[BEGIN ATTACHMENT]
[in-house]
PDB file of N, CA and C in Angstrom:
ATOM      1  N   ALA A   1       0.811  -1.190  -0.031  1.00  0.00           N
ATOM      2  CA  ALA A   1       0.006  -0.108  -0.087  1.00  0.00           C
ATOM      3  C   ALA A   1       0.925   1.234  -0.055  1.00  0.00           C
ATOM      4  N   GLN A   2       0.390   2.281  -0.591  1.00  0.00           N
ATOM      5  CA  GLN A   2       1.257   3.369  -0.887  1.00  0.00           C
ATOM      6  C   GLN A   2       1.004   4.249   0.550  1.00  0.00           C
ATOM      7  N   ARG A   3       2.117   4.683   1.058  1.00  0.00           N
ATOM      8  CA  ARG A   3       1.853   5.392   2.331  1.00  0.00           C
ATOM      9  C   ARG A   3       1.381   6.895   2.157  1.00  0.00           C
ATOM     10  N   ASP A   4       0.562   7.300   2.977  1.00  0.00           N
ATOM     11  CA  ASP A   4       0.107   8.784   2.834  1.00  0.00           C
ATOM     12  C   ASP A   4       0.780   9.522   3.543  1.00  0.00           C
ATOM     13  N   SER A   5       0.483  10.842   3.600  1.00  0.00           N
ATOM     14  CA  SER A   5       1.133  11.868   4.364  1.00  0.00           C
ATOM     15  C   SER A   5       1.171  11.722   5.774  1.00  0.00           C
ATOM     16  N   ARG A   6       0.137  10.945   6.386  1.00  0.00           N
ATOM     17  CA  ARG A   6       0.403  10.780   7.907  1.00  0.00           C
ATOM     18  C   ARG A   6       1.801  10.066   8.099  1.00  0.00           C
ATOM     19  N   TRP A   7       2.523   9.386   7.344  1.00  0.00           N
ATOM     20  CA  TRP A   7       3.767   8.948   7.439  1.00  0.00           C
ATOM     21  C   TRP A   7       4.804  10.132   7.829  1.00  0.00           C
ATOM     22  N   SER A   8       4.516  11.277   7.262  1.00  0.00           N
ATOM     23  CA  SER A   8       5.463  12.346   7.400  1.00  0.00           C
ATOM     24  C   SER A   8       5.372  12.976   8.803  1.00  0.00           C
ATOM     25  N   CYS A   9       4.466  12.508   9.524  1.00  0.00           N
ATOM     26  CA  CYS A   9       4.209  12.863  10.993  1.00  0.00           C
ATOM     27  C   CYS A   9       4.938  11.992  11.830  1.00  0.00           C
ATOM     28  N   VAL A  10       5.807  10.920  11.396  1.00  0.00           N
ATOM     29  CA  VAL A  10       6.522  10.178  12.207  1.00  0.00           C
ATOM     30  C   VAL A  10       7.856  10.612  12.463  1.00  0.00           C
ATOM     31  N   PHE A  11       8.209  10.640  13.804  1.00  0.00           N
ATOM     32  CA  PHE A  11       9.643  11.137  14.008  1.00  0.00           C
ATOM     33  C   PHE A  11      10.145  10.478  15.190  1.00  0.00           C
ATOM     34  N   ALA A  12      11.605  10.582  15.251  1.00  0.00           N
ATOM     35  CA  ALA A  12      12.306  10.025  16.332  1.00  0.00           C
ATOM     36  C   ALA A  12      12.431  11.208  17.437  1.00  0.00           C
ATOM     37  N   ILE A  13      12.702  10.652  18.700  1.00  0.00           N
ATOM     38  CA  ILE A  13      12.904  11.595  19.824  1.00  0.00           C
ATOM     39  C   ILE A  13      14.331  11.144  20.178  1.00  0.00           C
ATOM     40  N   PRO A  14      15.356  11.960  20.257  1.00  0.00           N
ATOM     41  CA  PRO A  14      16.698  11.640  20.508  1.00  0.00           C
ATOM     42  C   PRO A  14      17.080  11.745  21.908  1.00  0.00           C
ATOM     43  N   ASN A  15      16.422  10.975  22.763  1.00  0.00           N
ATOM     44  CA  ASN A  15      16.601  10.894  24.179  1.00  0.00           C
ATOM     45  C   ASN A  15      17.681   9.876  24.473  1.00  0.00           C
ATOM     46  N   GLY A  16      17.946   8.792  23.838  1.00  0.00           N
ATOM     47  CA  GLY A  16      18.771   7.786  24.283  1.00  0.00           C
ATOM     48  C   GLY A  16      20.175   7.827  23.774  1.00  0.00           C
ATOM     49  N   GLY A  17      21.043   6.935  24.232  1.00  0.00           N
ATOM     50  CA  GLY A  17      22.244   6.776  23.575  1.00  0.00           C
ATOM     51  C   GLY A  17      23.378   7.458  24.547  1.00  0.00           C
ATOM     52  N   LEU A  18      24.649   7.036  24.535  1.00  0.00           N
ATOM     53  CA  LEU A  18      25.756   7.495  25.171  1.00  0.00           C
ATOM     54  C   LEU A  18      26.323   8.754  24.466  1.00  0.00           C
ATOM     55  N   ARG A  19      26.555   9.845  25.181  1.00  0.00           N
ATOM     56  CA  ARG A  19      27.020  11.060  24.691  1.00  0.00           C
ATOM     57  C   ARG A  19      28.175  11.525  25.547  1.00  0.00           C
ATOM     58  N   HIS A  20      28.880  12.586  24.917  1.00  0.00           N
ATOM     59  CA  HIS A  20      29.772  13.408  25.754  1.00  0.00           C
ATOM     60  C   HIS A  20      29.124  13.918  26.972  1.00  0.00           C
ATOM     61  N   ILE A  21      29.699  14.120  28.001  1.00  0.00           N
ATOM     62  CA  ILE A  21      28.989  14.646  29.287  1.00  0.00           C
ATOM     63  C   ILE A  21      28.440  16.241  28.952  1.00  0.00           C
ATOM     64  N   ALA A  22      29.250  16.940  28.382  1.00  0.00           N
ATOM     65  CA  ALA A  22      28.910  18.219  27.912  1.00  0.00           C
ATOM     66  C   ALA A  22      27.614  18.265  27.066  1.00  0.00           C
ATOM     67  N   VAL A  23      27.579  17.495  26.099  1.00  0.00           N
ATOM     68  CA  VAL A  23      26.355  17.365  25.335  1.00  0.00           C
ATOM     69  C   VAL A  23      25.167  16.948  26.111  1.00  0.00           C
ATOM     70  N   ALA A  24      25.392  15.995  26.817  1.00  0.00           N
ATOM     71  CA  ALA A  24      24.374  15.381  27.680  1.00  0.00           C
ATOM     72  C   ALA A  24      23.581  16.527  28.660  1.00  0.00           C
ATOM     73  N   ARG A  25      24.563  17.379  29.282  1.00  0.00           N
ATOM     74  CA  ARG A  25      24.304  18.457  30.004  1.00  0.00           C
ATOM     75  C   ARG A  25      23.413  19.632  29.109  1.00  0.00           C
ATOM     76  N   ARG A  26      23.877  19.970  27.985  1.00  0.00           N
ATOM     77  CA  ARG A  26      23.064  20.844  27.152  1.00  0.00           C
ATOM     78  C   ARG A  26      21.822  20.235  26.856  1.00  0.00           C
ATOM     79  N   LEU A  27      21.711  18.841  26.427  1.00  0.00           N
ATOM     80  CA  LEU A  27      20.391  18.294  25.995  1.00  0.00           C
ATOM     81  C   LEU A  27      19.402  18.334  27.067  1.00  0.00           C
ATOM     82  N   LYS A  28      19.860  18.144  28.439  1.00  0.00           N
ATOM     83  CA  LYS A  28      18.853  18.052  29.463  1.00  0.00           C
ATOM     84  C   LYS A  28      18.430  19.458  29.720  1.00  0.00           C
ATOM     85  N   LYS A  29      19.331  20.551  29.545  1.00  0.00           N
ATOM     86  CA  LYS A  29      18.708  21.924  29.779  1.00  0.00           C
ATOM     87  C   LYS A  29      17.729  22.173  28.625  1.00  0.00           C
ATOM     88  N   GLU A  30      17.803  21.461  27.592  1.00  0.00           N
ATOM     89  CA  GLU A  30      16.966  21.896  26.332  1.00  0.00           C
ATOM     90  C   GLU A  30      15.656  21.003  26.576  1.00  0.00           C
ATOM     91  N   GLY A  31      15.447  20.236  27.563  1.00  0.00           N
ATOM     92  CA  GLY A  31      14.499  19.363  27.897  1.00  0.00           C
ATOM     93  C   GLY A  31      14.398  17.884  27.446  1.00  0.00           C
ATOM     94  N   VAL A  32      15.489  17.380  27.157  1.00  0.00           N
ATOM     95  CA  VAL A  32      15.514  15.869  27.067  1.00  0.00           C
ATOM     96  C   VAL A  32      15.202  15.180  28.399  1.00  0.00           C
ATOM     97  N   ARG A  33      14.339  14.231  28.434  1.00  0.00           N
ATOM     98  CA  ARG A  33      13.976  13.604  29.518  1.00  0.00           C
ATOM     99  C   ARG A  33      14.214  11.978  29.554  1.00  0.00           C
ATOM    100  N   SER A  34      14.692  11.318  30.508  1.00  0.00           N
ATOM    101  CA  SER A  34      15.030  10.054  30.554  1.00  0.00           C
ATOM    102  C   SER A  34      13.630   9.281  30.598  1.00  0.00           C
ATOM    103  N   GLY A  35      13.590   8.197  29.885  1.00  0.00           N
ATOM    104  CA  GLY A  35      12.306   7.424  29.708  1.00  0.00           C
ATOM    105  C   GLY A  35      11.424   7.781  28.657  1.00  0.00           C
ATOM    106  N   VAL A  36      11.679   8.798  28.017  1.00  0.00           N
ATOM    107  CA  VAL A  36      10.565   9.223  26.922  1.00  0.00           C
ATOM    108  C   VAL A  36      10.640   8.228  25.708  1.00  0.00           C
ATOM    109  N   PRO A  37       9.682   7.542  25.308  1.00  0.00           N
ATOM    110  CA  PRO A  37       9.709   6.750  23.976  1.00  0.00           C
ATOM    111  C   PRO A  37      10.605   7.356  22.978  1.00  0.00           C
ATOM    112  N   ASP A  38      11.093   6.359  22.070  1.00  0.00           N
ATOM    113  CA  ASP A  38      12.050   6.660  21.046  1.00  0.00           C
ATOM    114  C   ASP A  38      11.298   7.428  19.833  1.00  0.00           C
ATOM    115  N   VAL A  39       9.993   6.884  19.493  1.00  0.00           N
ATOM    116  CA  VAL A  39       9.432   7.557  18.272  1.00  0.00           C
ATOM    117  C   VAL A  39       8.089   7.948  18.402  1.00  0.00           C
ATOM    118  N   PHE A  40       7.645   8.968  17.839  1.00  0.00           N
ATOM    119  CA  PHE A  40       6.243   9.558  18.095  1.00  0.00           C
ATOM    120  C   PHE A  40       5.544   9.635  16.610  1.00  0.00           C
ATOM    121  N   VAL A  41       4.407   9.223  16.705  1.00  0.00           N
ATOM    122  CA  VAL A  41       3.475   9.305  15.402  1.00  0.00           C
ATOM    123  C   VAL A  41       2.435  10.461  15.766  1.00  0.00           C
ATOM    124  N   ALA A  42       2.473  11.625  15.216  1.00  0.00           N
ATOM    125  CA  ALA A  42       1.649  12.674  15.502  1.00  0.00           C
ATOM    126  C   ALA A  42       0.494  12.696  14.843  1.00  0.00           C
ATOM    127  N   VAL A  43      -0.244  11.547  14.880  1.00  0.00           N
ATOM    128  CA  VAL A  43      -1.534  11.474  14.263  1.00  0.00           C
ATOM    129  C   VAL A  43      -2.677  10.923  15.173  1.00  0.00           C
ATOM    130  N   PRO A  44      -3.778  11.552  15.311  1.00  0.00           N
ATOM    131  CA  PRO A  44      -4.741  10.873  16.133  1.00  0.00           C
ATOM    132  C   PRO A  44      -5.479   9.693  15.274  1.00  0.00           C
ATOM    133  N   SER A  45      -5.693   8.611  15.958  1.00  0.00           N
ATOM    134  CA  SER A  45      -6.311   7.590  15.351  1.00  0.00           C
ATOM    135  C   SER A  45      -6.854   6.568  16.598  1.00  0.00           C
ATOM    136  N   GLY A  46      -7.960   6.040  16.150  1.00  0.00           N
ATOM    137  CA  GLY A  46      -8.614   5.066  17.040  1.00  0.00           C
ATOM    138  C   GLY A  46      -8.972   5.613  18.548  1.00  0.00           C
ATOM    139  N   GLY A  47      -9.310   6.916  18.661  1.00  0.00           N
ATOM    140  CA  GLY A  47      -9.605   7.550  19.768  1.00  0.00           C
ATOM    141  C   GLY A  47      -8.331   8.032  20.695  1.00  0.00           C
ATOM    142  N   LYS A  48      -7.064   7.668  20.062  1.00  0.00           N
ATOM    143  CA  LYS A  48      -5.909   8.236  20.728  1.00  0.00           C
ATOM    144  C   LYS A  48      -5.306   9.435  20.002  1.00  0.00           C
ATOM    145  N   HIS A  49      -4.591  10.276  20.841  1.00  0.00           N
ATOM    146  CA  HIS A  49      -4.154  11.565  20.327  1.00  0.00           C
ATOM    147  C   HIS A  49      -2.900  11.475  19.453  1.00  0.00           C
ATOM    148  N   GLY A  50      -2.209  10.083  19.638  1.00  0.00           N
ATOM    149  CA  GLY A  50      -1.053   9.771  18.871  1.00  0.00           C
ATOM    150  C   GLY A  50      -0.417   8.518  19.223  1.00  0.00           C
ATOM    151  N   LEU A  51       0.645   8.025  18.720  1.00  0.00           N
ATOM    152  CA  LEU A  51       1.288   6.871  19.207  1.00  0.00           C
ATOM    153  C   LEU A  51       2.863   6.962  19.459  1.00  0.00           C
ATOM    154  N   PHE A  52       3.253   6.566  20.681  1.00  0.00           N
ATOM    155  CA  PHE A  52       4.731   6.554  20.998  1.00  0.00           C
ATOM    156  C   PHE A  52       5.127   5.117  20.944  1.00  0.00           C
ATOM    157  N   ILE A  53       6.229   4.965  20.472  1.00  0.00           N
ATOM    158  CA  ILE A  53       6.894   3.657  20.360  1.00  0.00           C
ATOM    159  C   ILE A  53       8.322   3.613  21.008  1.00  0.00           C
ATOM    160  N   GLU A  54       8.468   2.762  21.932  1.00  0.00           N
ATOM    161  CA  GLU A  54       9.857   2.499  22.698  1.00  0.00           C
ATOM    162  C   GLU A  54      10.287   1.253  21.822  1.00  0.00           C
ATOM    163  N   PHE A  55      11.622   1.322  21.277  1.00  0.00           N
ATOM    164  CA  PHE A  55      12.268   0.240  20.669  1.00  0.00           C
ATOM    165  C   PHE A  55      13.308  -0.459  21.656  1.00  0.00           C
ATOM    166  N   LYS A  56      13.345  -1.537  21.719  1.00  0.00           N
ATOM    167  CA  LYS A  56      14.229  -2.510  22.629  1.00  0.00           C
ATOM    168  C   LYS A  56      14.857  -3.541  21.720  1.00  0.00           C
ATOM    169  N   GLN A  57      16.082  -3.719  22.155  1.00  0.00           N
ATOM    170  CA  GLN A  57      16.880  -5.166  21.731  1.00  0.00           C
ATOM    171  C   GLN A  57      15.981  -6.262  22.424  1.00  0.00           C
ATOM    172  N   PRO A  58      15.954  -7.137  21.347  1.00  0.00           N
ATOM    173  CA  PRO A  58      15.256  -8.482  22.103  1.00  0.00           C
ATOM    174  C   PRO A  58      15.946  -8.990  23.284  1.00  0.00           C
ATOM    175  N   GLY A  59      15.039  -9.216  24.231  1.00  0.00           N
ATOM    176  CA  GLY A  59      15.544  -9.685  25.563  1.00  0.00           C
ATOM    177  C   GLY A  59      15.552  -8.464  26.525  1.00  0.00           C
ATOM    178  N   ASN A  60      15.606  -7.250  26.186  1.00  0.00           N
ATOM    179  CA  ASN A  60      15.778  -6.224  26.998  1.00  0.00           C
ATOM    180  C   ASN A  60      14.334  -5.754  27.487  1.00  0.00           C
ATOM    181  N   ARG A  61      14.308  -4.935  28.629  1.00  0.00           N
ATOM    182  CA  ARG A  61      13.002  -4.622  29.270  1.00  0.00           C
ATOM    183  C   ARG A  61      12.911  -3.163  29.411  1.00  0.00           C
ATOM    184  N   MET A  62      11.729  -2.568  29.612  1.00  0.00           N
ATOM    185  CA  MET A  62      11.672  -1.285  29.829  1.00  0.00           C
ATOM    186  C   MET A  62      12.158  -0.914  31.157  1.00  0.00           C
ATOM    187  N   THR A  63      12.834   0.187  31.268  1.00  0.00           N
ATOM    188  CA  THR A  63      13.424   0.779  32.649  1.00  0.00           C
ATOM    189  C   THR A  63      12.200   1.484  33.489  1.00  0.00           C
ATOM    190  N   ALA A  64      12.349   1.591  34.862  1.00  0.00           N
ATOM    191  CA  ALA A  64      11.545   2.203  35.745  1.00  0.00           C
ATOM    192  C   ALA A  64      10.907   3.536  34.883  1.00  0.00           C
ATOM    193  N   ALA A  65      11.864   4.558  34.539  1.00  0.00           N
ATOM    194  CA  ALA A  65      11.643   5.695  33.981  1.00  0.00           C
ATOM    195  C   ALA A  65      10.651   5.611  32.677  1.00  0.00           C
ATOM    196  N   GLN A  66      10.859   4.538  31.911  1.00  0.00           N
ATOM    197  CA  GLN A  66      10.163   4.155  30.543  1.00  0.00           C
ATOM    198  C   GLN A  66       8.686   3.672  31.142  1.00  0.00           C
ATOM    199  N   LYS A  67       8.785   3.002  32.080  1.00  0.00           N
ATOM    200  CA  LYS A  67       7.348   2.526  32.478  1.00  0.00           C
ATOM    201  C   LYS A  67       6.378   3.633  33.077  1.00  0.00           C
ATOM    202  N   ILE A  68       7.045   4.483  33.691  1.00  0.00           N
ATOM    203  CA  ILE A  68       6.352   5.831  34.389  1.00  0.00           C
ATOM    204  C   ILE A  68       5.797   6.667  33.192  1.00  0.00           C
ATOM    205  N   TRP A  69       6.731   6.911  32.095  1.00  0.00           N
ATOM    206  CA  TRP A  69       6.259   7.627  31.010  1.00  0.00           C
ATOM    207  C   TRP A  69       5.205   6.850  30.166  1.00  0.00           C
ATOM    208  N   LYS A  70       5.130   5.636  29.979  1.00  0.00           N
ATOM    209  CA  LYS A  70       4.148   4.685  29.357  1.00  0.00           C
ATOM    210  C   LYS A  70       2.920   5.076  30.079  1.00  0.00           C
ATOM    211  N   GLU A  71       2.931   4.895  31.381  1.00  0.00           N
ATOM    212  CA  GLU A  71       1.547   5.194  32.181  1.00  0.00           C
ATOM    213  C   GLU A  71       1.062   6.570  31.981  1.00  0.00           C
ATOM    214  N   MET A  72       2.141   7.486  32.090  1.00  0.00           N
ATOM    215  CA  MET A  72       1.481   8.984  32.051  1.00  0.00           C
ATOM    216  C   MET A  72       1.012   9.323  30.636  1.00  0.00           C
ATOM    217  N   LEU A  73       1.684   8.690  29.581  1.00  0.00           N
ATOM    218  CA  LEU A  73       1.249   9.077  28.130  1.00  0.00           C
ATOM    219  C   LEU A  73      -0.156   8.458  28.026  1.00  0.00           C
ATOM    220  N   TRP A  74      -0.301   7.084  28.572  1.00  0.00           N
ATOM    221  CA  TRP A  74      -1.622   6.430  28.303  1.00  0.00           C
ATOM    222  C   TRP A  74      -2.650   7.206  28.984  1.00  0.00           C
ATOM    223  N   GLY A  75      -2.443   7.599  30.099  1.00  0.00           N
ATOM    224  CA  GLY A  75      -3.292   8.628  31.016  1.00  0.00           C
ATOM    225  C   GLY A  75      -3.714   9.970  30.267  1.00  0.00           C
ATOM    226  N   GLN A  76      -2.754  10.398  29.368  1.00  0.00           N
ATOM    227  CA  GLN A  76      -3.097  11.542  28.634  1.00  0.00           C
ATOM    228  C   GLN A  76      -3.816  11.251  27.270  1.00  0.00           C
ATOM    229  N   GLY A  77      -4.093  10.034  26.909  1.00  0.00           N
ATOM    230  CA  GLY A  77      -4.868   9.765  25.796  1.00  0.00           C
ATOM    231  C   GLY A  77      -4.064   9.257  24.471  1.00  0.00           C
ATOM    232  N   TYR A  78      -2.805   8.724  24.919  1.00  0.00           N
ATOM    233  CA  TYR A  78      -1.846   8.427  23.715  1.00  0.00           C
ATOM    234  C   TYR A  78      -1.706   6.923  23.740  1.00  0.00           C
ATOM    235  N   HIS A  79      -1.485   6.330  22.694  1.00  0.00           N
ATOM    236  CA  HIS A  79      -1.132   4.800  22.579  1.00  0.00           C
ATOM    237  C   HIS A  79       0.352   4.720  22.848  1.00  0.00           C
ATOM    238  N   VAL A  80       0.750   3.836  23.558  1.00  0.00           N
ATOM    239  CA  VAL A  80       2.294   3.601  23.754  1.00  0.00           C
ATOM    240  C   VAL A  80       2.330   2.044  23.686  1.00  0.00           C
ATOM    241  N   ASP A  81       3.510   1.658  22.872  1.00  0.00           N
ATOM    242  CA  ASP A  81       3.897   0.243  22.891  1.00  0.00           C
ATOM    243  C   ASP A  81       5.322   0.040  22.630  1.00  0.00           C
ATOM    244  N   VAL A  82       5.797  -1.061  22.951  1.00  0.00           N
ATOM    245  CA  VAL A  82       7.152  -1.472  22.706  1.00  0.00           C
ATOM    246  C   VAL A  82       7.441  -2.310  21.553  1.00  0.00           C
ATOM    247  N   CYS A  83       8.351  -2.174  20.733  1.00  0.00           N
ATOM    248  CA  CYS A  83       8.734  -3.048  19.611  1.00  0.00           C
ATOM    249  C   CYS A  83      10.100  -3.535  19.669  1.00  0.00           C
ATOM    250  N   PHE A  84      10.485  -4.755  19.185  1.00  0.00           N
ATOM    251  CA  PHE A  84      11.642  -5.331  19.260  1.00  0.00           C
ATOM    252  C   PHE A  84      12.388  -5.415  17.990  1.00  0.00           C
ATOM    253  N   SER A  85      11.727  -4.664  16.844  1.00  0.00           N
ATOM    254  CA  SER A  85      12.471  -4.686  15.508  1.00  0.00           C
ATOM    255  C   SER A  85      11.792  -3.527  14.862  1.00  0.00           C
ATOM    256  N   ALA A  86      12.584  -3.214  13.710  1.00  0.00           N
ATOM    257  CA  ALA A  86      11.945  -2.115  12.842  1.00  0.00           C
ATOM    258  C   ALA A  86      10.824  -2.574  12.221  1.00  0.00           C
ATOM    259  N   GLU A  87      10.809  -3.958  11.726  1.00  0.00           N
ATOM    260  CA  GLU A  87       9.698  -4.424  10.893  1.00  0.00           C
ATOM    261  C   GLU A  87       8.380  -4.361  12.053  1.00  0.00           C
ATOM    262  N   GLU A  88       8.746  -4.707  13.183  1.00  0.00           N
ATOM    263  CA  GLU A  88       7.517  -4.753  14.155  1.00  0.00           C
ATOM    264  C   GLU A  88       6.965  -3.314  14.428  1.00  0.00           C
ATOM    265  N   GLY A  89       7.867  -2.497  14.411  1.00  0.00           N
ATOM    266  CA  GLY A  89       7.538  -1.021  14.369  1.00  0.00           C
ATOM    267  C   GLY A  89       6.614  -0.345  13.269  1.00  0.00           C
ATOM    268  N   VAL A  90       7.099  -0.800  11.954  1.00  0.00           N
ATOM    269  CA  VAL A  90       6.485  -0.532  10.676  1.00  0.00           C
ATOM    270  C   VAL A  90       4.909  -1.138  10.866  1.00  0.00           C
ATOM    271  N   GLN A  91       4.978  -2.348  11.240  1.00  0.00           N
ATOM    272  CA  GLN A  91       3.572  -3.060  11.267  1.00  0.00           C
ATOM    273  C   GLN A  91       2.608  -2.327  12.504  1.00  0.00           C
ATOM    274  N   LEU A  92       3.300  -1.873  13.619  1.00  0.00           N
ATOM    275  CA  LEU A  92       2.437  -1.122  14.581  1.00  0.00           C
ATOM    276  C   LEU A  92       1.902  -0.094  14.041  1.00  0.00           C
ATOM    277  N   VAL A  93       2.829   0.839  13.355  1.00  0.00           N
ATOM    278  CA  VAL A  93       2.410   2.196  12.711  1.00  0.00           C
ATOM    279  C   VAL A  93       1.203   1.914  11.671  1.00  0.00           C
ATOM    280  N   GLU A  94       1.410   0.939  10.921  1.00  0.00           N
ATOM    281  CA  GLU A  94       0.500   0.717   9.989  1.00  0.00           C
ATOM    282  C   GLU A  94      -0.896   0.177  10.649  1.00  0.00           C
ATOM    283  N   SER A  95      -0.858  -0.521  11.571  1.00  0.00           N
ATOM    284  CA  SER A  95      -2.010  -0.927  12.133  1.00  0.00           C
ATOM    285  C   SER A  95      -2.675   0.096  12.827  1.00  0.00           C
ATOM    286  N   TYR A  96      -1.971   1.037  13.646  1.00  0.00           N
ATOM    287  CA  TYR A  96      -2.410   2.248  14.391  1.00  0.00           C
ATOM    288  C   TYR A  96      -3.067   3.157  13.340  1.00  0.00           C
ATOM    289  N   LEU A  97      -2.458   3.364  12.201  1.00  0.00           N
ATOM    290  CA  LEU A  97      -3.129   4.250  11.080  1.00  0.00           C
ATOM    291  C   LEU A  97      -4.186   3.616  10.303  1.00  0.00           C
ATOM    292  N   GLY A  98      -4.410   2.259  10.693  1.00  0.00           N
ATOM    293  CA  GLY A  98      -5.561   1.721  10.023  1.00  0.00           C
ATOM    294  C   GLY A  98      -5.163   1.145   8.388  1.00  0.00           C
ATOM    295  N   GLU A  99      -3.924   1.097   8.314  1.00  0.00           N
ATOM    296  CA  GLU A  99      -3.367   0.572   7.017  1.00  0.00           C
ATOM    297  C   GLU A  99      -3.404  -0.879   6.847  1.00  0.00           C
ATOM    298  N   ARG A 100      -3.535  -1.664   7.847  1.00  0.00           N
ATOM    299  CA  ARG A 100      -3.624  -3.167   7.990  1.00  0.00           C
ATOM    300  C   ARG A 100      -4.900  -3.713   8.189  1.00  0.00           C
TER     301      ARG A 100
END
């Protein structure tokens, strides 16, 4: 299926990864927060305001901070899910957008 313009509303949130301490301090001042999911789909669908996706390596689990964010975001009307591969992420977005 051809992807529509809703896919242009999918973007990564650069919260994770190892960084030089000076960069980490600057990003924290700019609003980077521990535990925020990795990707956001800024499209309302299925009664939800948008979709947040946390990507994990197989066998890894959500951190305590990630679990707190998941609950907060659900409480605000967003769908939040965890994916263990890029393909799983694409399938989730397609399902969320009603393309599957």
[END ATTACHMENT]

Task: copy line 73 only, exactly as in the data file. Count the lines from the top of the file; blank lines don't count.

ATOM     71  CA  ALA A  24      24.374  15.381  27.680  1.00  0.00           C